Wednesday, June 27th

For years I've wondered what it would be like when the day came and went, how the end would feel, how I would handle the change. Today, the inevitable happened, and I bore silent witness to a passing era.

Tony Blair stepped down as UK Prime Minister, ending a decade in power and handing a flickering flame over to the grayer grasp of Gordon Brown. Retrospectives and a farewell tour played out in the shadow of Iraq, casting everything in anticlimax and bitterness, half-hearted qualifications of the central failure, instantly faded memories of successes that will never add up to a positive legacy.

Down here, I smiled to myself and thought back. Five years ago, I started something called Tony Blair Presents. My friend Edna Leshowitz and I ran a performance series in the basement of a M Shanghai Bistro in Williamsburg, Brooklyn for a little over a year, bringing in friends of ours with reputations big and small to entertain whomever showed up. Why "Tony Blair?" everyone asked. Cause, we'd say, we're LOYAL. No matter how bad they were, no matter how wrong, we'd stick by our friends, to our own detriment, just like the-man-himself.

Around about the time that ended, I started dj'ing on East Village Radio as DJ Tony Blair, later DJ Toney Blare. From a booth on 1st avenue & 1st street, I brought in a lot of different musicians--xylophonists from Guinea, rappers from Harlem, flutists from France, even a pop group from England--and some of my poet and actor friends. My man RD and I read half of Waiting for Godot in there, and I dj'd while like 30 people watched cats freestyle on the sidewalk. We did it right there on the ave every week, slightly unhinged and ramshackle and blazed, two hours in a fishbowl, real street-level shit. Bagpipe players and homeless dudes did cameos and I balanced things as much as I could.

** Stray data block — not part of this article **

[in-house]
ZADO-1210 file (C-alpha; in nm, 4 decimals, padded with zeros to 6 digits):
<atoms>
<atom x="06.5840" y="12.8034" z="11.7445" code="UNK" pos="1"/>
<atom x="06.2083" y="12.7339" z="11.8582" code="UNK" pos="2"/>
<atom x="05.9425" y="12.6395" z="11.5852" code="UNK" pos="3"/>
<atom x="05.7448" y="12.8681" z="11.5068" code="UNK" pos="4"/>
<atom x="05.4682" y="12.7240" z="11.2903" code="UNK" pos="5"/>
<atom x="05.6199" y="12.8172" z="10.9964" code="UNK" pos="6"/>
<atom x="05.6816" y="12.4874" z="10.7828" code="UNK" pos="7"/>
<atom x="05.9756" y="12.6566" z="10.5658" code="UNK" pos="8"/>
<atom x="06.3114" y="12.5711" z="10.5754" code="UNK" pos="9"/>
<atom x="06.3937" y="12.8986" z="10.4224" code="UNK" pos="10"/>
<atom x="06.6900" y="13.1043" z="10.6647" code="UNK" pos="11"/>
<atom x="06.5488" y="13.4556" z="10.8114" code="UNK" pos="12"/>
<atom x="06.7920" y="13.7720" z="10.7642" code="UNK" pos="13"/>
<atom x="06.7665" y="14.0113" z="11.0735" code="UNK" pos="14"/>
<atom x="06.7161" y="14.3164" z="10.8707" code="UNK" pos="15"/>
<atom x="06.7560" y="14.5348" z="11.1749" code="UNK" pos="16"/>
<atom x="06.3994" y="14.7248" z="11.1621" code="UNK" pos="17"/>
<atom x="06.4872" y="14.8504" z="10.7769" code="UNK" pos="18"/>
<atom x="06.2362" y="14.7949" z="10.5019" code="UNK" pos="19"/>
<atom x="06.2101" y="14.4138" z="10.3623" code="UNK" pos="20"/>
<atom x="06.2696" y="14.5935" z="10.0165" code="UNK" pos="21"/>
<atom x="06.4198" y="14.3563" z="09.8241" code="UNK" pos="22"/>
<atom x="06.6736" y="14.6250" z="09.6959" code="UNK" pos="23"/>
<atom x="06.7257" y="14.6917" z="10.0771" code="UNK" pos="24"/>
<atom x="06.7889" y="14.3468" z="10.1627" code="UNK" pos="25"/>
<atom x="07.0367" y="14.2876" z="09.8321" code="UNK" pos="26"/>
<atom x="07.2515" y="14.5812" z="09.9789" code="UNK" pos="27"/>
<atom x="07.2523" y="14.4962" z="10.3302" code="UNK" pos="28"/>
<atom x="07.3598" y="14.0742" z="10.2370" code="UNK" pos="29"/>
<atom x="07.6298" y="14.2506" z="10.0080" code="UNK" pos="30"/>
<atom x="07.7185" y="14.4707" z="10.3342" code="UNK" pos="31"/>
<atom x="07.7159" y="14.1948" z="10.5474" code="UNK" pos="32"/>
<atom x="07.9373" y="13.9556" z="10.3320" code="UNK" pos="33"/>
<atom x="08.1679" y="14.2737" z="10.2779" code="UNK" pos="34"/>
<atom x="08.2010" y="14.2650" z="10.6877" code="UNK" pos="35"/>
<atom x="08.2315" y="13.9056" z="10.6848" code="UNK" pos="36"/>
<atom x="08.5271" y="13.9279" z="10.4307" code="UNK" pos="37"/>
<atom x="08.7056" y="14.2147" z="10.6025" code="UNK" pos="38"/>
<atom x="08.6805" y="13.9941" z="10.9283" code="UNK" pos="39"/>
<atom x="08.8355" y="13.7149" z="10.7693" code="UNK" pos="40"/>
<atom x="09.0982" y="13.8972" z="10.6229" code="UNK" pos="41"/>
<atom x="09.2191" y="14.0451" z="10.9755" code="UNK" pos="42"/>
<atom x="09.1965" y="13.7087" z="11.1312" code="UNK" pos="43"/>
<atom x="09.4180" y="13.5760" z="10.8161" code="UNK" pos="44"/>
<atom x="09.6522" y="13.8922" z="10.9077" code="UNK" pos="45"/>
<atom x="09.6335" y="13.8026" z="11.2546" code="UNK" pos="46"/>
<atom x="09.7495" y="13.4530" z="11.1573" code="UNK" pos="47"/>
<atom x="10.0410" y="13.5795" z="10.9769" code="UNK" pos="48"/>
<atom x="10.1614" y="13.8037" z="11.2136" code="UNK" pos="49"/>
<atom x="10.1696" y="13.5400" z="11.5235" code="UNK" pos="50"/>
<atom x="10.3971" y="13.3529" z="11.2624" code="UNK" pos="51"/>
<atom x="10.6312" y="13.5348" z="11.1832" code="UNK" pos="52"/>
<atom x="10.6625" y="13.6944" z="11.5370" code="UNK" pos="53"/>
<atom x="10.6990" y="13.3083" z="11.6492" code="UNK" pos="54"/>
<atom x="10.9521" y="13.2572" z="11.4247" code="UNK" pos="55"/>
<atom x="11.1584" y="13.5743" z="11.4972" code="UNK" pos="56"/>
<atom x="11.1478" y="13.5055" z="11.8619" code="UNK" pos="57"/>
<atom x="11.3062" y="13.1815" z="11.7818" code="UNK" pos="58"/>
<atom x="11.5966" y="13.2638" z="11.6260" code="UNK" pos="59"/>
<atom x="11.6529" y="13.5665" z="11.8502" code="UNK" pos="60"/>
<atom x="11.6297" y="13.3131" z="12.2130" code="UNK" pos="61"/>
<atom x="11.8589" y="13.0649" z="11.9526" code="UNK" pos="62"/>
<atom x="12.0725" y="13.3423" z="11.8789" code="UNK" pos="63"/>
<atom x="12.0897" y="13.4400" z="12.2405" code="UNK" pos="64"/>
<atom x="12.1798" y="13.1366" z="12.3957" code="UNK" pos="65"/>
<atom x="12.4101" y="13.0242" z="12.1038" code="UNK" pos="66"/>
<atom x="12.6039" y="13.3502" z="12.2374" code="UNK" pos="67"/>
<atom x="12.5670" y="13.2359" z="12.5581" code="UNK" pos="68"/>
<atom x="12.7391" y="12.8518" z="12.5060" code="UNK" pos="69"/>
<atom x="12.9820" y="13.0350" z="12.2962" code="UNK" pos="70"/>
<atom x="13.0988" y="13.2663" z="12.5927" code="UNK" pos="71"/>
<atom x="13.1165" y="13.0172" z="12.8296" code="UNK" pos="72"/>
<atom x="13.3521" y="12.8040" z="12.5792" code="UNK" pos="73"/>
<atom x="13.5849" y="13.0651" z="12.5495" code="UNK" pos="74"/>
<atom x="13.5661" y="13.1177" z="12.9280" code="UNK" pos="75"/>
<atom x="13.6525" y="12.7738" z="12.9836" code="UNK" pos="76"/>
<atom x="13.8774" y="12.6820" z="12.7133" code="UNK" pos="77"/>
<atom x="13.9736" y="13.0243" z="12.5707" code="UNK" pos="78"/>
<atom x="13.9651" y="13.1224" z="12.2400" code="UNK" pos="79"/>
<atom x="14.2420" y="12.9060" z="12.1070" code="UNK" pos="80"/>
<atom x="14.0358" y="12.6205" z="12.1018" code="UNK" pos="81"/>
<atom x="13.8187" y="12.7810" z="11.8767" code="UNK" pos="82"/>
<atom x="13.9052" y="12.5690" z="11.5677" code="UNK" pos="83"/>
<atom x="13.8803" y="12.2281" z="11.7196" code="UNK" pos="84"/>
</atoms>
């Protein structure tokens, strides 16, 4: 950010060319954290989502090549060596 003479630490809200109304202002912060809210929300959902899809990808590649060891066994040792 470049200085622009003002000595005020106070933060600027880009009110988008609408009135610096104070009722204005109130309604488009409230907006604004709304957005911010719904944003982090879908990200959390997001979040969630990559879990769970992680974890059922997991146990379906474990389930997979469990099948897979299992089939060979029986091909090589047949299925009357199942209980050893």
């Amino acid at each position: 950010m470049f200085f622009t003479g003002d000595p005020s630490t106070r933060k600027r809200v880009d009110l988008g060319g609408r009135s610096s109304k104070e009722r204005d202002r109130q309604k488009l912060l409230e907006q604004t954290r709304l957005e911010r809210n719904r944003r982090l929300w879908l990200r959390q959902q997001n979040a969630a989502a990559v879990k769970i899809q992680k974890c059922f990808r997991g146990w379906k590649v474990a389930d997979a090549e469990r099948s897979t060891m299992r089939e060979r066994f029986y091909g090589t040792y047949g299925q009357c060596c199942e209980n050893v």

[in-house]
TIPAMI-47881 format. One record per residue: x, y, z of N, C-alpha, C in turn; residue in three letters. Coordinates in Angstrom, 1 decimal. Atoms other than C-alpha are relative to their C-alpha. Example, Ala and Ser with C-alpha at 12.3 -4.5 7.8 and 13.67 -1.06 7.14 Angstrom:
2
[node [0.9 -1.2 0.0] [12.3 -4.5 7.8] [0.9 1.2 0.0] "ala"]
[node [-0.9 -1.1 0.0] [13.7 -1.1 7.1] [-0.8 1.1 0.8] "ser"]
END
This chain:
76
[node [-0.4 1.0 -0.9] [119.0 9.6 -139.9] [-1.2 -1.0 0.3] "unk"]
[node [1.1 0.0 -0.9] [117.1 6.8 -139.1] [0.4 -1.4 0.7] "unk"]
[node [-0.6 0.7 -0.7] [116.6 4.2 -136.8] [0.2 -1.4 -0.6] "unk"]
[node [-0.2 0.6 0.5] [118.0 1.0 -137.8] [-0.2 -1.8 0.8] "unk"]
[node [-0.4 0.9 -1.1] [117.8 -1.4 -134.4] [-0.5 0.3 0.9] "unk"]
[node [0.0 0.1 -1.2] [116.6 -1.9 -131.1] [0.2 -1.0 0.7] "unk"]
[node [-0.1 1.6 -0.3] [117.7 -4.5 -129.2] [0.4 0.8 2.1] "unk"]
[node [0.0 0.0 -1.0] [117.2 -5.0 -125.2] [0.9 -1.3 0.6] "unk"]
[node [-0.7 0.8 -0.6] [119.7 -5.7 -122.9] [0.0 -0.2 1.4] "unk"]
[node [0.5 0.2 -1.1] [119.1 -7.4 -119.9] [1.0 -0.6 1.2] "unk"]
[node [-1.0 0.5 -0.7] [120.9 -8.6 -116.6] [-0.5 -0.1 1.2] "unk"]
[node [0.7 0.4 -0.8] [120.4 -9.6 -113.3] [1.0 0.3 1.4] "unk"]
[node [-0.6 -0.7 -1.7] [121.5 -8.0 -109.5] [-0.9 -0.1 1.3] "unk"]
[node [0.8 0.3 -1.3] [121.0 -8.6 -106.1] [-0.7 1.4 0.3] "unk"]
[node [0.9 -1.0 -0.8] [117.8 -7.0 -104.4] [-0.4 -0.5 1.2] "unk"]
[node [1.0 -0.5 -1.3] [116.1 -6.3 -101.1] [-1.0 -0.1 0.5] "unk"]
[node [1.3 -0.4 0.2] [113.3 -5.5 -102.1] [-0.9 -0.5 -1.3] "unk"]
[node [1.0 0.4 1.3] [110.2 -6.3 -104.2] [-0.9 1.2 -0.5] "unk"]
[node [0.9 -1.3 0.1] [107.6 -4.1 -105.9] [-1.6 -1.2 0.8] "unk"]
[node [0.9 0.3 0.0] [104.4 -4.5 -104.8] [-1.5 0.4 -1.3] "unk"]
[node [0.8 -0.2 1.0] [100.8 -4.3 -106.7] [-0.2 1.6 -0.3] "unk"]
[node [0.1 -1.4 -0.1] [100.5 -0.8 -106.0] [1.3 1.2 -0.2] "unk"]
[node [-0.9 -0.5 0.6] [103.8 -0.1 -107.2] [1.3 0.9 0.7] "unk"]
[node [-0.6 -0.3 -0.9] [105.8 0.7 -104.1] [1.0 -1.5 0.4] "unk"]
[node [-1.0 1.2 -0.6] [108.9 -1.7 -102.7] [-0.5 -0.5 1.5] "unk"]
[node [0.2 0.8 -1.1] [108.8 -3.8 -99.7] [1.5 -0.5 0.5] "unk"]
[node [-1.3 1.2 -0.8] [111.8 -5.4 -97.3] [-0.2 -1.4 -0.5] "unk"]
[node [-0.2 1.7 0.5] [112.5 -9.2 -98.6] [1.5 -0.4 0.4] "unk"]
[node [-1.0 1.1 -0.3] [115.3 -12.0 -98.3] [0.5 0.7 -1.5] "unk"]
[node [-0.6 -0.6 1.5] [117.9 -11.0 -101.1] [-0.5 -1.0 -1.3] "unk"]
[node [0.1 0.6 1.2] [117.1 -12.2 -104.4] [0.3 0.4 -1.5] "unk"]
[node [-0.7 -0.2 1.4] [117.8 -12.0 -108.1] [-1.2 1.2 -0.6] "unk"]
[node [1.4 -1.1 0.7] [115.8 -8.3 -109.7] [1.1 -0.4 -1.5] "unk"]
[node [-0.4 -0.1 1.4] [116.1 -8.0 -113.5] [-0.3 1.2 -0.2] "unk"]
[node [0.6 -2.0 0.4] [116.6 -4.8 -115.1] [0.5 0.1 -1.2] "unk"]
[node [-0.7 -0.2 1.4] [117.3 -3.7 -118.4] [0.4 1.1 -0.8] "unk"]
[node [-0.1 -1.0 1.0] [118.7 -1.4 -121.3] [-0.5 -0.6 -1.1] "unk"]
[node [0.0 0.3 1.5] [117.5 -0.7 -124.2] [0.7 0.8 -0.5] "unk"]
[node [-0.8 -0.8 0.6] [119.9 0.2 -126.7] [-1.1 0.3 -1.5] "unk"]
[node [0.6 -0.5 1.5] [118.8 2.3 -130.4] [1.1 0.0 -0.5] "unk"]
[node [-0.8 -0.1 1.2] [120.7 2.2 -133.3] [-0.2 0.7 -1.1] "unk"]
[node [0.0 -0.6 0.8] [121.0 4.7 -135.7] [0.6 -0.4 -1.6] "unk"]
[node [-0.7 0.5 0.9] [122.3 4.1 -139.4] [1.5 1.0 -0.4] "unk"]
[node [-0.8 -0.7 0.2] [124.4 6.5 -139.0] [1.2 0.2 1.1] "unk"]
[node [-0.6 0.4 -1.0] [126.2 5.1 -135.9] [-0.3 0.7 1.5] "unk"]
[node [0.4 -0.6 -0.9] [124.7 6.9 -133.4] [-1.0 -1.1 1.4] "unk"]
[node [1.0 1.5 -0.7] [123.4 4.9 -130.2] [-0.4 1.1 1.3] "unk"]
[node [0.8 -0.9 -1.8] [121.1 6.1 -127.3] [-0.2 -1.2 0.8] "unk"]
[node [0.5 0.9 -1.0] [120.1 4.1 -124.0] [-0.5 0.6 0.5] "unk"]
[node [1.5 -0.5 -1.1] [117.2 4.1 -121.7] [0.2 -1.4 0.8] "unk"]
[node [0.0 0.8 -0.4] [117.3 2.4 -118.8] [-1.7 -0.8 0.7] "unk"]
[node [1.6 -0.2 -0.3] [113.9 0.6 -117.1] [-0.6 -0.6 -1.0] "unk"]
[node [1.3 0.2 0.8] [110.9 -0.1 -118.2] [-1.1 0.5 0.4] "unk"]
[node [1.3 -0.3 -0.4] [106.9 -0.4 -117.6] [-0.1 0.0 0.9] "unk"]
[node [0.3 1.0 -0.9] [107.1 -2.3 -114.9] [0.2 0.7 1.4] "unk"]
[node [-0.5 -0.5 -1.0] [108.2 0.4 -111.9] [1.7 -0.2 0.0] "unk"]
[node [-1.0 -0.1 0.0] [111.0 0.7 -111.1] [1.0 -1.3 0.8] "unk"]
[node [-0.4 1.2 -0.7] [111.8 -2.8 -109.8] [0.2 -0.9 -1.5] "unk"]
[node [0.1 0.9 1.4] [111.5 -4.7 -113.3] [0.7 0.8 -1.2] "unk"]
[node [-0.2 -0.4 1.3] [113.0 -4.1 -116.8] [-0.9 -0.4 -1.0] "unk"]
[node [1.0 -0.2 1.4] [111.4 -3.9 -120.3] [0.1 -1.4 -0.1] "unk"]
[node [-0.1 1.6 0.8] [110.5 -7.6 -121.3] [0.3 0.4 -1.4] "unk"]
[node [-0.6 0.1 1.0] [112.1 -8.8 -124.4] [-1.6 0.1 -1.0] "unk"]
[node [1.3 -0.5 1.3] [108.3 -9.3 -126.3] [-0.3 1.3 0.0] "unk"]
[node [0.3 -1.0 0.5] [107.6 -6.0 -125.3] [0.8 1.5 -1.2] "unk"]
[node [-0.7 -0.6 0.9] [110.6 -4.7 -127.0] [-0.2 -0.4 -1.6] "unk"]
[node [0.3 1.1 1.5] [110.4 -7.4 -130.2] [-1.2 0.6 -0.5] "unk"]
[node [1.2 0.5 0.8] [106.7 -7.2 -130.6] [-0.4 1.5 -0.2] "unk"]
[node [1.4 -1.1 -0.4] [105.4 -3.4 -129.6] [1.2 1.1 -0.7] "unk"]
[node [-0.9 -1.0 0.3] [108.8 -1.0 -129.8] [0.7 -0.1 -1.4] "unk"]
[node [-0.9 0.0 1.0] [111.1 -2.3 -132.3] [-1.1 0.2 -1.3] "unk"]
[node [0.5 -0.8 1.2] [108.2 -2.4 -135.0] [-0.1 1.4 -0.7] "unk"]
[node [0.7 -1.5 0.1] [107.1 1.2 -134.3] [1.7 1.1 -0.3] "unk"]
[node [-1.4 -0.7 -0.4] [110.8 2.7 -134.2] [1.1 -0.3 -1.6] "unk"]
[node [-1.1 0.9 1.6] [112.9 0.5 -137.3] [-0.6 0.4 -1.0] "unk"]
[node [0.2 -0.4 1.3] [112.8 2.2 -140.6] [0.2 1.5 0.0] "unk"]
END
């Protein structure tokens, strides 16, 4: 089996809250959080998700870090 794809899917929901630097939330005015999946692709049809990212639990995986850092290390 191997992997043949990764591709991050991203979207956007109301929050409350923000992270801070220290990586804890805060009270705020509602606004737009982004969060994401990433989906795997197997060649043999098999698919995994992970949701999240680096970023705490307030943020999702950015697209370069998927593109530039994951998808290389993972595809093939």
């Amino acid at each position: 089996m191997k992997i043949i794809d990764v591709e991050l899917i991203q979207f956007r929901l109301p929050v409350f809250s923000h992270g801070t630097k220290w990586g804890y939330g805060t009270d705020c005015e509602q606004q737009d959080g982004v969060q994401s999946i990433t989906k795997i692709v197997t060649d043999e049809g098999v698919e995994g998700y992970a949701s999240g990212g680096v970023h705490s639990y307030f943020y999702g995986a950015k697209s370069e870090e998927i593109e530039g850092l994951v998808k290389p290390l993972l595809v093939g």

And the funniest thing was, half the people who came through there only knew me as "Tony." I'd pick up comp tickets left for Tony Blair, get lauded in Time Out New York as Toney Blare, and introduce myself like, "Hey, I'm Toney." Whenever something extraordinary happened to the PM, people would ask me what I thought, and I usually knew something cause I'd read the London Times and the Mirror (your real source should be Blairwatch and my man Quarsan) every week. But I swear to god, there were people I was damn good friends with, chilling on a weekly basis, who only knew me as Tony. It felt weird and subversive, heavy on the weird.

Mostly, people would ask what I was going to do when Tony was gone. I'd blow them off, say I didn't give a fuck, say I was gonna be DJ Vlad Putin, or some such comment. It's just an alias, after all, and as I started to distance myself from irony and the useless satire of so many war "critics," I translated the name as "a plush blast," or something to do with Ghostface Killah and horns.

But now he's done and I'm in New Orleans with a clean slate and a hip-hop show for the summer, buried in a student union basement but plugging onward. When the day finally came, I looked back at all that Tony/Toney shit for the first time, really considered things. And I know I came out a lot better than he did.